A new study suggests that 2°C global warming will result in the release of about 230 billion tons of carbon from the soil. This conclusion was made by an international group of scientists led by the University of Exeter, the results of the study are published in the journal Nature.
Global soils contain two to three times more carbon than the atmosphere, and warmer temperatures accelerate decomposition. This reduces the amount of time CO2 spends in the soil, changing the way the carbon cycle in the soil changes.”
A new international study shows the sensitivity of the soil carbon cycle to global warming and therefore halves the uncertainty in future projections of climate change.
An estimated 2°C warming (above pre-industrial levels) releases 230 billion tonnes of carbon. This is four times the total emissions in China and twice in the United States over the past 100 years.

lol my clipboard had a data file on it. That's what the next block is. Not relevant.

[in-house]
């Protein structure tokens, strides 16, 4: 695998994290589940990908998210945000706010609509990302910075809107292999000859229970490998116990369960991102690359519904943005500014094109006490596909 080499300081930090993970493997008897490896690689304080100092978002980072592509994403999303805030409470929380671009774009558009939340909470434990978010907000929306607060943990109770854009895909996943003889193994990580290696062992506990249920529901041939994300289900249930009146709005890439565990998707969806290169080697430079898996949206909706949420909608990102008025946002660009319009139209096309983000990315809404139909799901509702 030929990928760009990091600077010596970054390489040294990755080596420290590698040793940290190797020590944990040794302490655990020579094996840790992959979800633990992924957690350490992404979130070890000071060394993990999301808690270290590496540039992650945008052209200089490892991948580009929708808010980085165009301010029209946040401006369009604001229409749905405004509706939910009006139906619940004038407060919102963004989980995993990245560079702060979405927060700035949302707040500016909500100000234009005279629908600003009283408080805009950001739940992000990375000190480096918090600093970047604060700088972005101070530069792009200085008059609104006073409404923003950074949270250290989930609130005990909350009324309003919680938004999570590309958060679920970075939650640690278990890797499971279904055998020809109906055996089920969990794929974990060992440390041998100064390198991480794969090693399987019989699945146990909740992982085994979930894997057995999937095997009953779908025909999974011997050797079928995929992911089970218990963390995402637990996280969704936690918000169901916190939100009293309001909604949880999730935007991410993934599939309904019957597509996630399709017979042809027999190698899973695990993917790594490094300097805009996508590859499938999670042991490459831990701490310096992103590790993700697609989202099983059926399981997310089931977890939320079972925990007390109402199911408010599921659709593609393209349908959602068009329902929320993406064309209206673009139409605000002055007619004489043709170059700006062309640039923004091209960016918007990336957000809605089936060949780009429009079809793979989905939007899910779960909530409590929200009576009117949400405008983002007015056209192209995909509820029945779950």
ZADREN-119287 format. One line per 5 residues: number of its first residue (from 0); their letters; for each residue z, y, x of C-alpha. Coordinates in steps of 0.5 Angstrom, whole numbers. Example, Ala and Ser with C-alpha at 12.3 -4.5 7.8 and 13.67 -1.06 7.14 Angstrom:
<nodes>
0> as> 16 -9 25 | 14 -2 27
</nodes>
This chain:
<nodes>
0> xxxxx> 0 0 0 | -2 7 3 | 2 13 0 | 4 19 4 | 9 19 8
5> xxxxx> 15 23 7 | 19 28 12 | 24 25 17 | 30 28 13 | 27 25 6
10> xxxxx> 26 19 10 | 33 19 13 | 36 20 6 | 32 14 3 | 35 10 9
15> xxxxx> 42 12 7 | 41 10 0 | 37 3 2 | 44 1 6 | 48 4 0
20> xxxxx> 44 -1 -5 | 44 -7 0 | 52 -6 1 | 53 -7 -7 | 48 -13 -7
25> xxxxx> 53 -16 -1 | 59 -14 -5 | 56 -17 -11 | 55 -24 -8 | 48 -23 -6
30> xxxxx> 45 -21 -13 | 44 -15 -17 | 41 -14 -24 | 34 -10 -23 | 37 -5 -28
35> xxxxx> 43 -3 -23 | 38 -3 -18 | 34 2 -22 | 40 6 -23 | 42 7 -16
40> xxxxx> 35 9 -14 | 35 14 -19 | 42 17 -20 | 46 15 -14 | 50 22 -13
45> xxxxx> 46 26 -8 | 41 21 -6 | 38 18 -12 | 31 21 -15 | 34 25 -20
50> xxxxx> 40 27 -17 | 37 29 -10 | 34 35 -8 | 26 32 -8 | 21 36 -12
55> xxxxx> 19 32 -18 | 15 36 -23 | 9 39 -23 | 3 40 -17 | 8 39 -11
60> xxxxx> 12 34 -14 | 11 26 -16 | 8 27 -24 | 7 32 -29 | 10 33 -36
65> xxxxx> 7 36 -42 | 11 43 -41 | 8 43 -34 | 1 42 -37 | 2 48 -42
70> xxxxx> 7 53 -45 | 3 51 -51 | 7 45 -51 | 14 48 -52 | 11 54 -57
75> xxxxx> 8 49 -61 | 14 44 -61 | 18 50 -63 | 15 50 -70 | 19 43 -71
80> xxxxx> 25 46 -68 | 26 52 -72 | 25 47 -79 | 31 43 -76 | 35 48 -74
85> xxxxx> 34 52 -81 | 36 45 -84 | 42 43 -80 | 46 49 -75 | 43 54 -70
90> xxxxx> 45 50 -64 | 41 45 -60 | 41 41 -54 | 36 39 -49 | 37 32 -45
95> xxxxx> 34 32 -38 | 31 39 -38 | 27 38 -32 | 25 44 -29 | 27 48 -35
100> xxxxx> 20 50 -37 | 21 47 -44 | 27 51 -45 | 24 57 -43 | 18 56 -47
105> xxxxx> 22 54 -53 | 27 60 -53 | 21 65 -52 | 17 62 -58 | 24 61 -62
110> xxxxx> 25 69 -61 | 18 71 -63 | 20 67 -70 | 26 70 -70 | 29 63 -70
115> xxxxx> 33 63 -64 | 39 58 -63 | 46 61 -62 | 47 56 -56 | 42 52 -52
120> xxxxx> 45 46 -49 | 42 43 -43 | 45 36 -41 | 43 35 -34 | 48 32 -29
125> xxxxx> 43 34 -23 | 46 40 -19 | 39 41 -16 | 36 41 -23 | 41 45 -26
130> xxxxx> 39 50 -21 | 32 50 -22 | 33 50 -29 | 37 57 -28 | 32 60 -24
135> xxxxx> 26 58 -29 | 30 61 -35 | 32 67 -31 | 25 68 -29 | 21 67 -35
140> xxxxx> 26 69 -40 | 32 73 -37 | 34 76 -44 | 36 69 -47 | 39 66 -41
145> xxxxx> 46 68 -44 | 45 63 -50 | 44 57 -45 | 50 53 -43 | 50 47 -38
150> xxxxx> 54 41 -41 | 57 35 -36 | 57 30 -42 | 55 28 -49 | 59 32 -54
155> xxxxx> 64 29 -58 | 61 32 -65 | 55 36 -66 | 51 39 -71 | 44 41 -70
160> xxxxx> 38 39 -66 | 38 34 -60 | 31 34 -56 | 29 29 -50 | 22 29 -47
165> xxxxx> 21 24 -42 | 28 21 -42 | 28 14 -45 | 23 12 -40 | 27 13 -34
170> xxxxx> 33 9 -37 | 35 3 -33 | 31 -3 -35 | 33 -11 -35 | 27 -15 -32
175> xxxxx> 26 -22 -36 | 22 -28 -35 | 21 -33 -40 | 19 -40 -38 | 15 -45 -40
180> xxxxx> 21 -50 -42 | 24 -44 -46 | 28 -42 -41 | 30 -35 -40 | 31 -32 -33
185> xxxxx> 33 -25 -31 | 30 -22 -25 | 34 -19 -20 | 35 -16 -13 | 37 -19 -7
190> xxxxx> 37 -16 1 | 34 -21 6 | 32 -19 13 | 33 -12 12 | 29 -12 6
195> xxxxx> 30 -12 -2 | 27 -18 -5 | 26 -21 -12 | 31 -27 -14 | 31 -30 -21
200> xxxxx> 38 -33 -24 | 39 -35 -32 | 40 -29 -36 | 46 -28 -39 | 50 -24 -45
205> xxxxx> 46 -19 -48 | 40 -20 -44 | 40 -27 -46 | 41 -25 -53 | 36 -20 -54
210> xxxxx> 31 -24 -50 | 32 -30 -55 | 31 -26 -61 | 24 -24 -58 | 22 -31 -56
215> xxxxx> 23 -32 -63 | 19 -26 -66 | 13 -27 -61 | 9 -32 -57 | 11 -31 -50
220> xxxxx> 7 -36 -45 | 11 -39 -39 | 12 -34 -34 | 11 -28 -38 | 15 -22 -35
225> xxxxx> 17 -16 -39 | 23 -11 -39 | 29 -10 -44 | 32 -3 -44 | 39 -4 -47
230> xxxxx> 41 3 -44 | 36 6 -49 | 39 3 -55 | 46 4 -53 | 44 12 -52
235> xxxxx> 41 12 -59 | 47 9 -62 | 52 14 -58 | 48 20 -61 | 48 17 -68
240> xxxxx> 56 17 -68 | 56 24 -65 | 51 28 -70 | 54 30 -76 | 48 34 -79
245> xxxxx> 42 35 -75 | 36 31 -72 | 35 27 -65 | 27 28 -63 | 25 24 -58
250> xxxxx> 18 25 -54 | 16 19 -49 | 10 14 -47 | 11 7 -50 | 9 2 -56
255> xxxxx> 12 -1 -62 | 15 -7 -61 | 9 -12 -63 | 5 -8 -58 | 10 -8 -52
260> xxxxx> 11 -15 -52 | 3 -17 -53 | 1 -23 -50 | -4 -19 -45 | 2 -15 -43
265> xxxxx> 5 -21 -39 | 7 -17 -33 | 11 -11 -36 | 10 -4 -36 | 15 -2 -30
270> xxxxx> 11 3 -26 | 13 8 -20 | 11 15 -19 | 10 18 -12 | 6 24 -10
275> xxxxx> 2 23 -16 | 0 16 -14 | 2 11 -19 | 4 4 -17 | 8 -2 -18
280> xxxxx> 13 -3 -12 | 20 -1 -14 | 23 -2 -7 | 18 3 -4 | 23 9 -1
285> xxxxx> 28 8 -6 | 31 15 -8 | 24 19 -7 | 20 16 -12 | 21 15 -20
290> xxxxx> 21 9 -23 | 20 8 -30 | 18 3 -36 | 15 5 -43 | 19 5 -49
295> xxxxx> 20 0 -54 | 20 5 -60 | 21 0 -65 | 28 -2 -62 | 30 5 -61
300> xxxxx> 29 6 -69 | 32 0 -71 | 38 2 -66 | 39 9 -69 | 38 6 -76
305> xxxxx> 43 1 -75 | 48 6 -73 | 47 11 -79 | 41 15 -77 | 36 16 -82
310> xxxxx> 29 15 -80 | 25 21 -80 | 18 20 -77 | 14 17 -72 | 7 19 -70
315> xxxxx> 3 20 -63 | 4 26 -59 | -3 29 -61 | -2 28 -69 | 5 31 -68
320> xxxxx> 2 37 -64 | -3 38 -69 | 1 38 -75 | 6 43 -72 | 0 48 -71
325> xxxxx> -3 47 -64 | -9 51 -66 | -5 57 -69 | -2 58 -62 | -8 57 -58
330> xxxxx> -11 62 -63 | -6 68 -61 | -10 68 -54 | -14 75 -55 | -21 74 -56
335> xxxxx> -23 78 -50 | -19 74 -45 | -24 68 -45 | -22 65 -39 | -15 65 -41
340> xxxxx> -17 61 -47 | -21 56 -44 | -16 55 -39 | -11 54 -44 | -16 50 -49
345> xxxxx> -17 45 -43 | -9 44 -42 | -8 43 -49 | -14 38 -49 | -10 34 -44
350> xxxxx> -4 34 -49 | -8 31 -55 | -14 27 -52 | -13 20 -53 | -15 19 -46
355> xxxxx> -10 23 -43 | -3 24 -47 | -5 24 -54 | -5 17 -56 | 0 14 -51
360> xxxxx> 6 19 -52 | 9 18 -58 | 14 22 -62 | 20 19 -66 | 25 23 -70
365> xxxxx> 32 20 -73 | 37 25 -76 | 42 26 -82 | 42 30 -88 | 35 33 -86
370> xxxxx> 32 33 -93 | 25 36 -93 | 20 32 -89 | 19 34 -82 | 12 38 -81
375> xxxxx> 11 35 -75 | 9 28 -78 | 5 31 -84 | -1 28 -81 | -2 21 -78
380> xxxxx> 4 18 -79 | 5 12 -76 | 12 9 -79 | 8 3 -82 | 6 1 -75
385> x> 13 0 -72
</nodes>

“Our study excludes the most extreme forecasts, but nevertheless assumes significant losses of carbon in the soil due to climate change with a warming of only 2°C. And this does not even include the loss of more carbon from melting permafrost.” explains study co-author Dr. Sarah Chadburn of the University of Exeter.
This effect is a so-called “positive feedback” – when climate change causes side effects that contribute to further climate change, worsening the situation.
It is the response of soil carbon to climate change that represents the largest area of uncertainty in understanding the carbon cycle in climate change projections. To solve this problem, the researchers used a new combination of observational data from Earth systems. They model the climate and carbon cycle and then make predictions about climate change.
Current models assume an uncertainty of about 120 billion tonnes of carbon at an average global warming of 2°C. The latest research reduces this uncertainty to about 50 billion tons of carbon. In this way, scientists have reduced the uncertainty in this response to climate change, which is vital for calculating an accurate global carbon budget for the Earth.